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Reviewed by:
  • Empire by Collaboration: Indians, Colonists, and Governments in Colonial Illinois Country by Robert Michael Morrissey
  • Michael J. Mullin (bio)
Empire by Collaboration: Indians, Colonists, and Governments in Colonial Illinois Country
Philadelphia: University of Pennsylvania Press, 2015

Empire by Collaboration is the type of book one wants to review. It is illuminating, provocative, and insightful. Readers can easily fit this work into a variety of historiographical traditions. For example, Robert Michael Morrissey shows us how far scholarship of the trans-Mississippi [End Page 774] region has moved since Richard White’s The Middle Ground (1991) first appeared twenty-five years ago. Whereas White’s book gave us an overview of the pays d’en haut, Morrissey’s book reveals how Algonquians and Euro-Americans created an “intercultural community in the Illinois” via “durable agreements” (10). These agreements often forced European officials, whether French or English, to place the needs of Illinois residents over imperial desires. Morrissey, however, does more than just explain the history of these multiethnic communities; he challenges the notion that Illinois residents were, as officials complained, lazy, indolent, and lawless. Rather, the residents of the region under study were “opportunistic and innovative. Not wedded to tradition, they were flexible and adaptable” (140). They had to be, since both French and English officials only reluctantly integrated Illinois inhabitants into their North American holdings.

The Indians and colonial settlers who made the Illinois region home were newcomers to the prairie. Each group sought something different when it settled, but what they shared was a desire to take advantage of the area’s natural resources. The Illinoisans became bison hunters, and eventually slave traders. The colonists started as fur traders, but eventually became grain exporters. Geography gave the area strategic importance. The Illinoisans, while nominally allied with the other eastern Algonquian peoples, often looked westward militarily and economically. The French arrived in the 1670s, in the midst of the Beaver Wars. Initially, the Jesuits and René-Robert de La Salle fought over whether French secular or religious interests would dominate the region. During the struggle, the colony of Illinois sprang up unplanned and unwanted. As a result, Indians and colonists created a unique society, one where “local agency” took precedence. The result was an “empire by collaboration” (87).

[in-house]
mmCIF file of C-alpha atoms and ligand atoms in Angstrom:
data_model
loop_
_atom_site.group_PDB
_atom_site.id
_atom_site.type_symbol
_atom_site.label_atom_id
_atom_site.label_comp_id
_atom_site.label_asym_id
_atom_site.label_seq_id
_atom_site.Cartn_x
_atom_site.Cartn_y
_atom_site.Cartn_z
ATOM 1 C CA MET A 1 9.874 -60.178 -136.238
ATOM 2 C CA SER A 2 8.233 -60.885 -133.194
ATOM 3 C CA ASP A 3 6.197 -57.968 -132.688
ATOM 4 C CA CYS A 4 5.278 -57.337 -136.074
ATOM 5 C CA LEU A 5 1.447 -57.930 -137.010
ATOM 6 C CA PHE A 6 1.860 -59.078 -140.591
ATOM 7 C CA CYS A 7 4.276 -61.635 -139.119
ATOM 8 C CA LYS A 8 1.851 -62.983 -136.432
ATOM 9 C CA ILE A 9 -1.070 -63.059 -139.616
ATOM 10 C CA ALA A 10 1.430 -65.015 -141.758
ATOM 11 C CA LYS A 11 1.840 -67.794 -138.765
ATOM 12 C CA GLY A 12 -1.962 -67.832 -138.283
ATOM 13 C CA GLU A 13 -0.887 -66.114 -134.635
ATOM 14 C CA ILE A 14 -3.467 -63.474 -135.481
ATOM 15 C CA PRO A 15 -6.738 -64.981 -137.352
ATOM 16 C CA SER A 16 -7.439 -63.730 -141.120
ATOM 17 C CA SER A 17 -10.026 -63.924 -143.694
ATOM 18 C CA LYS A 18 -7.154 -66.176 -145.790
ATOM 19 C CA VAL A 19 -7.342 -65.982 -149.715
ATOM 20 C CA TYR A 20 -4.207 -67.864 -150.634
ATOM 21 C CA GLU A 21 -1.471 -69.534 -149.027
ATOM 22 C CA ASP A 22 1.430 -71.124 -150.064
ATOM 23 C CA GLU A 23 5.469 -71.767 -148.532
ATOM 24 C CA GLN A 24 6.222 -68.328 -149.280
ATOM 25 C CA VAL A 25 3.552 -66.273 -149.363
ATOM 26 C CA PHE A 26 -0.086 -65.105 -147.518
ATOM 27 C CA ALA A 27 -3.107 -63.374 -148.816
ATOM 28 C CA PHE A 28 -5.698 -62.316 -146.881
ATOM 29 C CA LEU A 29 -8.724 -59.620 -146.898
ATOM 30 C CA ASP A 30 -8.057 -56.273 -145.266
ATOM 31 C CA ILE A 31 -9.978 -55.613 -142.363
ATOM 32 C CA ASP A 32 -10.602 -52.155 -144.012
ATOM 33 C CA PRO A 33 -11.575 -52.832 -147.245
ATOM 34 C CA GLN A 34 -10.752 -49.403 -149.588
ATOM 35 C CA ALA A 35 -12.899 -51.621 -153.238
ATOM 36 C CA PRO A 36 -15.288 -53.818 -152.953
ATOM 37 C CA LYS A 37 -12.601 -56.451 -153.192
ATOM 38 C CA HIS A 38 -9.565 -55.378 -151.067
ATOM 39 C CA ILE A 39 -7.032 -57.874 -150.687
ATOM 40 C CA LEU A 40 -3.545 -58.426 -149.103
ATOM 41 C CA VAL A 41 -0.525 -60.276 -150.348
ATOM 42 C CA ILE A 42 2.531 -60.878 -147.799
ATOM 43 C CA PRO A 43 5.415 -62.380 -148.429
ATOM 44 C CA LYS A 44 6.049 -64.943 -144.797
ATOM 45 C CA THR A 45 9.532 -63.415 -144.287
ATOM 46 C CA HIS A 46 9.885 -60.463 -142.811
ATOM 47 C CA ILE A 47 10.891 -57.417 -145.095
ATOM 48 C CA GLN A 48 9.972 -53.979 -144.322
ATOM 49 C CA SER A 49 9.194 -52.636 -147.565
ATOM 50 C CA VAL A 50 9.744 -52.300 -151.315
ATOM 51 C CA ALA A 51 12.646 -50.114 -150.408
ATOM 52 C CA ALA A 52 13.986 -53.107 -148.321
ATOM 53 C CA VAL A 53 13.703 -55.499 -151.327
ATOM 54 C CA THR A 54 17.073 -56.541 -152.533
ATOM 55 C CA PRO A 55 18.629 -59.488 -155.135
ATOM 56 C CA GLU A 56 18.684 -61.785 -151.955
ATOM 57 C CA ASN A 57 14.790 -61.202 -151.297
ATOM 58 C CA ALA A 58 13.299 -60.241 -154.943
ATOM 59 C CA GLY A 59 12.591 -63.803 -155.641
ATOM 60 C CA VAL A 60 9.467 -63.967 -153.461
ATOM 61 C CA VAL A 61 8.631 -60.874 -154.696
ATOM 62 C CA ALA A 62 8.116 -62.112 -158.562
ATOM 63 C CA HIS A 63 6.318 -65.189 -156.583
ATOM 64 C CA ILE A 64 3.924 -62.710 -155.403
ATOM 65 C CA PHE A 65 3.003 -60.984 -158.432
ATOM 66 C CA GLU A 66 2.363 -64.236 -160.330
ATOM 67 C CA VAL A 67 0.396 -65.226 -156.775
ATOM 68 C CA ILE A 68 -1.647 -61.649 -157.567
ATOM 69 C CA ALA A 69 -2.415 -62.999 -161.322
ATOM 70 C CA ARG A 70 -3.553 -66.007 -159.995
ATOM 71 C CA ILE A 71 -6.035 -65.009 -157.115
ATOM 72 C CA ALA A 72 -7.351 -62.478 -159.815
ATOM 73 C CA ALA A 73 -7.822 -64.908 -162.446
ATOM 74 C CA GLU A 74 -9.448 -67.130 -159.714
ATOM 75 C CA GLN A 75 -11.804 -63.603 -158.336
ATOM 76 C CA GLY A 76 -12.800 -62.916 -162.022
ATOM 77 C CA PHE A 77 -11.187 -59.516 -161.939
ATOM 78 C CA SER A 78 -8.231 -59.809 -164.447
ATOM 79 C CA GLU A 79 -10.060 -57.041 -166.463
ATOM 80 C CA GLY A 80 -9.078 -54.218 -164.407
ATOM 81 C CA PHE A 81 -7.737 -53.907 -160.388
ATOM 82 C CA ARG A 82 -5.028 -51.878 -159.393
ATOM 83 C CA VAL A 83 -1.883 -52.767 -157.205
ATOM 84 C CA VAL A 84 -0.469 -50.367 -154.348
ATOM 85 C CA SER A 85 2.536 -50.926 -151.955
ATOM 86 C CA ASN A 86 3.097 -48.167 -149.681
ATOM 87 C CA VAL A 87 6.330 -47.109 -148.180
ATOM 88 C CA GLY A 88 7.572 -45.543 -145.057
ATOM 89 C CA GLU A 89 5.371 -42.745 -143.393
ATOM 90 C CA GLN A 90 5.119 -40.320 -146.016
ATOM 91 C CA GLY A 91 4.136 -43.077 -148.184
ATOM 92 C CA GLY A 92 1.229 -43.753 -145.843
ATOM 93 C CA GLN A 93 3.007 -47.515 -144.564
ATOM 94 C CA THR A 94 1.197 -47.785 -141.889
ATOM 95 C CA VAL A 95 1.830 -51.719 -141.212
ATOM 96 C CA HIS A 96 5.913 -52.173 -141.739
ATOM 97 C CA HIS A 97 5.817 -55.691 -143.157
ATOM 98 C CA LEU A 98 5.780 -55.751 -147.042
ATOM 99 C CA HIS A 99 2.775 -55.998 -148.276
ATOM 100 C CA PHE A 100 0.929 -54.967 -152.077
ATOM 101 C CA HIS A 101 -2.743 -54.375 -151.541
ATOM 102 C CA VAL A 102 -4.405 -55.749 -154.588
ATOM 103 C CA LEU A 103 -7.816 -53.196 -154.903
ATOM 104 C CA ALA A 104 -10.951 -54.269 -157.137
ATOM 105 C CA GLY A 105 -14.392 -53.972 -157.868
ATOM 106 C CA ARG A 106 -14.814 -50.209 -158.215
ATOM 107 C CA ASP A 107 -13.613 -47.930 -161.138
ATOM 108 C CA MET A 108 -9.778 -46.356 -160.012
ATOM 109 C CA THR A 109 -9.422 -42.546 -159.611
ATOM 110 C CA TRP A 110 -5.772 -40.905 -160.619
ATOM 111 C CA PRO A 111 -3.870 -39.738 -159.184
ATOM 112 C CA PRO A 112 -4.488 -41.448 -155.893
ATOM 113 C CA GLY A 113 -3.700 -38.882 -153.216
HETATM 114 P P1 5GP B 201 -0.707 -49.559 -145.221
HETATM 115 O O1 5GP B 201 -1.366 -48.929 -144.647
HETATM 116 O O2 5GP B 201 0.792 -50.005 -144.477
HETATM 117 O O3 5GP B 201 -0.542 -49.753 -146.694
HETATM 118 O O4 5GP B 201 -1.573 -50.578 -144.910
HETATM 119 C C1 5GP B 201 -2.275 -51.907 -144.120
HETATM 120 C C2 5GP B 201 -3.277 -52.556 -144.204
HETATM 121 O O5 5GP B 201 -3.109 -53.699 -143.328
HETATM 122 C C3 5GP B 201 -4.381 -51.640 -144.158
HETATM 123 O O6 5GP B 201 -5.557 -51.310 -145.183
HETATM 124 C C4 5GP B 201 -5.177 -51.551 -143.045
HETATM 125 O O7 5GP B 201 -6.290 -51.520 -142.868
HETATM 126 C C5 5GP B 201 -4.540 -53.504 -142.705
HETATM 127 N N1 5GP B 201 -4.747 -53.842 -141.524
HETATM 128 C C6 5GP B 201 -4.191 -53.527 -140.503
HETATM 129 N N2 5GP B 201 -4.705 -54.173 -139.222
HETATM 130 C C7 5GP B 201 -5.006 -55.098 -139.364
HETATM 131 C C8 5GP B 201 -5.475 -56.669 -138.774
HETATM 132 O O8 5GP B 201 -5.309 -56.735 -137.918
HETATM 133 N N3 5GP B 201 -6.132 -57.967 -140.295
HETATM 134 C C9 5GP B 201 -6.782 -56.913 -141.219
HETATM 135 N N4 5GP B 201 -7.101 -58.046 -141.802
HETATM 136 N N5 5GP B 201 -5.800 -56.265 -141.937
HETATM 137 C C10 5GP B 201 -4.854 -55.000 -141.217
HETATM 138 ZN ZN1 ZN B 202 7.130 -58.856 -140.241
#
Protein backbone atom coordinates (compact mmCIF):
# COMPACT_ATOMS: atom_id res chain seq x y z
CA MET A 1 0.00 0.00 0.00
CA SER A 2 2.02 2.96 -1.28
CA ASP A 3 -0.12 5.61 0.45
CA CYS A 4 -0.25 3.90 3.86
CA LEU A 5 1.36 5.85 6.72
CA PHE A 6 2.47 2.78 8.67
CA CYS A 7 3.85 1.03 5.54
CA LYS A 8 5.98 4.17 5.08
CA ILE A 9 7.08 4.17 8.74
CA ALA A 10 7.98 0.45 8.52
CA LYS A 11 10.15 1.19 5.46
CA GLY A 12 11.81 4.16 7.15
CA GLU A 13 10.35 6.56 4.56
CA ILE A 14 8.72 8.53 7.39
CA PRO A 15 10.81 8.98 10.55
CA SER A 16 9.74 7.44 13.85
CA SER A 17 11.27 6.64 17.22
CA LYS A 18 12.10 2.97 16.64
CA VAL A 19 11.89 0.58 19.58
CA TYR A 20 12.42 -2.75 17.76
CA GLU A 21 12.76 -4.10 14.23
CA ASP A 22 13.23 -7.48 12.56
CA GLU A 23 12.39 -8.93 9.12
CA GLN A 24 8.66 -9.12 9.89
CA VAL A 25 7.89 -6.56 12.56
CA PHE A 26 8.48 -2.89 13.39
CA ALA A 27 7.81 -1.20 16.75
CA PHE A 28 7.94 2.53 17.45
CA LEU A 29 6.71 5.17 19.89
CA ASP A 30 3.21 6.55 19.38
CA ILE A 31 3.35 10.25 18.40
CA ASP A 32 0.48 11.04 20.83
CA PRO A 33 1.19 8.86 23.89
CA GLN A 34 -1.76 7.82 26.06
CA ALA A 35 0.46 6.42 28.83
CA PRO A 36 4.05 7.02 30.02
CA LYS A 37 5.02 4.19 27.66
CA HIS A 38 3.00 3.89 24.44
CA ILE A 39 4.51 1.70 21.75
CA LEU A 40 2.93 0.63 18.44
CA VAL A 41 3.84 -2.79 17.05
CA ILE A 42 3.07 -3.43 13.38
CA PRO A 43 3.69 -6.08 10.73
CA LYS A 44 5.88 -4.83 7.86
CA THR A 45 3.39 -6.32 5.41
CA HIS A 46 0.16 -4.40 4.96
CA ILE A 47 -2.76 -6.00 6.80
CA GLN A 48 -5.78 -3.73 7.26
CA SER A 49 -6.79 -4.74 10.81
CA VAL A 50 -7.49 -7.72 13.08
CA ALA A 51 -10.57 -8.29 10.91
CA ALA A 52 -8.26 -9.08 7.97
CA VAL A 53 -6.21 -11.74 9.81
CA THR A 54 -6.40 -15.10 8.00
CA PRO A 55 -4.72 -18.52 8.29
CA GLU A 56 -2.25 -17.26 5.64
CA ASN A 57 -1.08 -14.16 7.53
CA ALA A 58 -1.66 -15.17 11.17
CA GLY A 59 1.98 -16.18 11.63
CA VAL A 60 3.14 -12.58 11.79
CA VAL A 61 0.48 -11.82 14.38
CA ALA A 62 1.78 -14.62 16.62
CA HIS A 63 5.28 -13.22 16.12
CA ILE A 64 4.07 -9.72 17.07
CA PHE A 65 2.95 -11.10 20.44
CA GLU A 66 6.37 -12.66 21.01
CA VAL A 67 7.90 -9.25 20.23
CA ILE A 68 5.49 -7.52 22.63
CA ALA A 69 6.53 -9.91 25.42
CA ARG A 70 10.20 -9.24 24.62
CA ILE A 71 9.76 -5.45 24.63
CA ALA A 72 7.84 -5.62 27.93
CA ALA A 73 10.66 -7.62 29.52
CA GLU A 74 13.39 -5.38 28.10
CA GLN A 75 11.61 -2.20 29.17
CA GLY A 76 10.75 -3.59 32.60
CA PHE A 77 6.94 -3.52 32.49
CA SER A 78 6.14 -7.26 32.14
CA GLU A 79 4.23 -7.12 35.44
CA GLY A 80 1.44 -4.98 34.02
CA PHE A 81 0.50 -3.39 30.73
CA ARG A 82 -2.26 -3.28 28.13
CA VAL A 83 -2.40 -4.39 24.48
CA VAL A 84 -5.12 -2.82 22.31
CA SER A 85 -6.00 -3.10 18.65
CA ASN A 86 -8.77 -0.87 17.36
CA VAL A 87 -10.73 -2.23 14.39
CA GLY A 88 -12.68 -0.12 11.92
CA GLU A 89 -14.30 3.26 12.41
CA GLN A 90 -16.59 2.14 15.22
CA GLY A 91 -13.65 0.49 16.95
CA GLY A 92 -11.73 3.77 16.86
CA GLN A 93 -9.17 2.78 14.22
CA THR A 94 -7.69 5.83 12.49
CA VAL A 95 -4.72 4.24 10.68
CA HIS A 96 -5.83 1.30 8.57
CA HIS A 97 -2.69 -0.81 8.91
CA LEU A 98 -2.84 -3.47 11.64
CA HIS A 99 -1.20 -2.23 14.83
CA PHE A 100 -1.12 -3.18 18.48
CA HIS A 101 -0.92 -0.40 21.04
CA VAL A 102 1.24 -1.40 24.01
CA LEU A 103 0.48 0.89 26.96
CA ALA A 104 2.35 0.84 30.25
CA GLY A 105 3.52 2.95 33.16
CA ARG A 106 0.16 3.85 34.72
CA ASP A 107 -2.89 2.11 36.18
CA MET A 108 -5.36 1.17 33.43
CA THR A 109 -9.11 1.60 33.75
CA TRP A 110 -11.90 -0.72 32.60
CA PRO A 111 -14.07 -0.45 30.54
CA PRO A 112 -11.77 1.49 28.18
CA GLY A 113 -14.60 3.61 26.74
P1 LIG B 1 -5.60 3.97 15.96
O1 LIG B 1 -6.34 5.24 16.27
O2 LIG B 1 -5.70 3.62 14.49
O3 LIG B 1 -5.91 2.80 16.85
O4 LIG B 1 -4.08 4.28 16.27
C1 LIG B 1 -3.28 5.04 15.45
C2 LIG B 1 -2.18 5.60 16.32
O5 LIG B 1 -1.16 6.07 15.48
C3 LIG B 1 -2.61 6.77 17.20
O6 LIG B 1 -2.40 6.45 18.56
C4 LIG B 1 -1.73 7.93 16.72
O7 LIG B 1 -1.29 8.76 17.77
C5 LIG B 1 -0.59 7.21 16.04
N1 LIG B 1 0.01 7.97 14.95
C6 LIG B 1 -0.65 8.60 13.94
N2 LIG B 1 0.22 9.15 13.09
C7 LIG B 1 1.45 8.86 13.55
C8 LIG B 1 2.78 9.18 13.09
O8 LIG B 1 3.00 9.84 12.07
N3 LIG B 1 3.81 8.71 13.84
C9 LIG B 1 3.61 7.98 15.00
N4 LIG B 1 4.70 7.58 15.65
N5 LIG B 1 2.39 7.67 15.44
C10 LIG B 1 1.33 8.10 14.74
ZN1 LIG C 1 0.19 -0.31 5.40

The question was how to create the working relationships both sides wanted. Their solution was fictive kinship, and while scholars are familiar with how this system allowed both sides to frame a particular mind-set, what Morrissey does with fictive kinship is illuminating. Initially, fictive kinship gave traders and Indians a means of creating both personal and political relationships. A mature colonial community did not eliminate the bonds of kinship. Morrissey shows how communities used God parenting to create fictive bonds between French, Indian, and Creole residents. He speculates that slaves might have found their way into the network, but does not push beyond what the baptismal records allow. As colonists [End Page 775] moved from being traders to farmers, and the Illinoisans gradually entered the Jesuit orbit, Morrissey uses godmother networks to show how fictive kinship ties continued to hold families, and communities, together.

Officials, whether French or English, believed the colonists who settled the area were libertines because, as Morrissey makes clear, settlers pursued their own agenda. They made practical decisions that often ran counter to imperial policy. For example, despite French policy, Illinois colonists secured their land fee simple, rather than as renters with seigneurial obligations. This development gave colonists an independence that residents of New France or Louisiana did not have. This independence showed up in other places too, namely in marriage.

For French officials, it was one thing for a voyageur or coureur de bois to take an Indian woman as a wife, it was quite another to have the leading residents of a colony do the same thing. But the Illinois region accepted Indian-colonist marriage throughout the period under study. As Morrissey notes, “French officials objected to intermarriage for two specific reasons: race and property” (150). At a time when “racial” purity was becoming more important in Europe, the mixed-race communities of Kaskaskia and Chartres challenged the notion of...


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pp. 774-778
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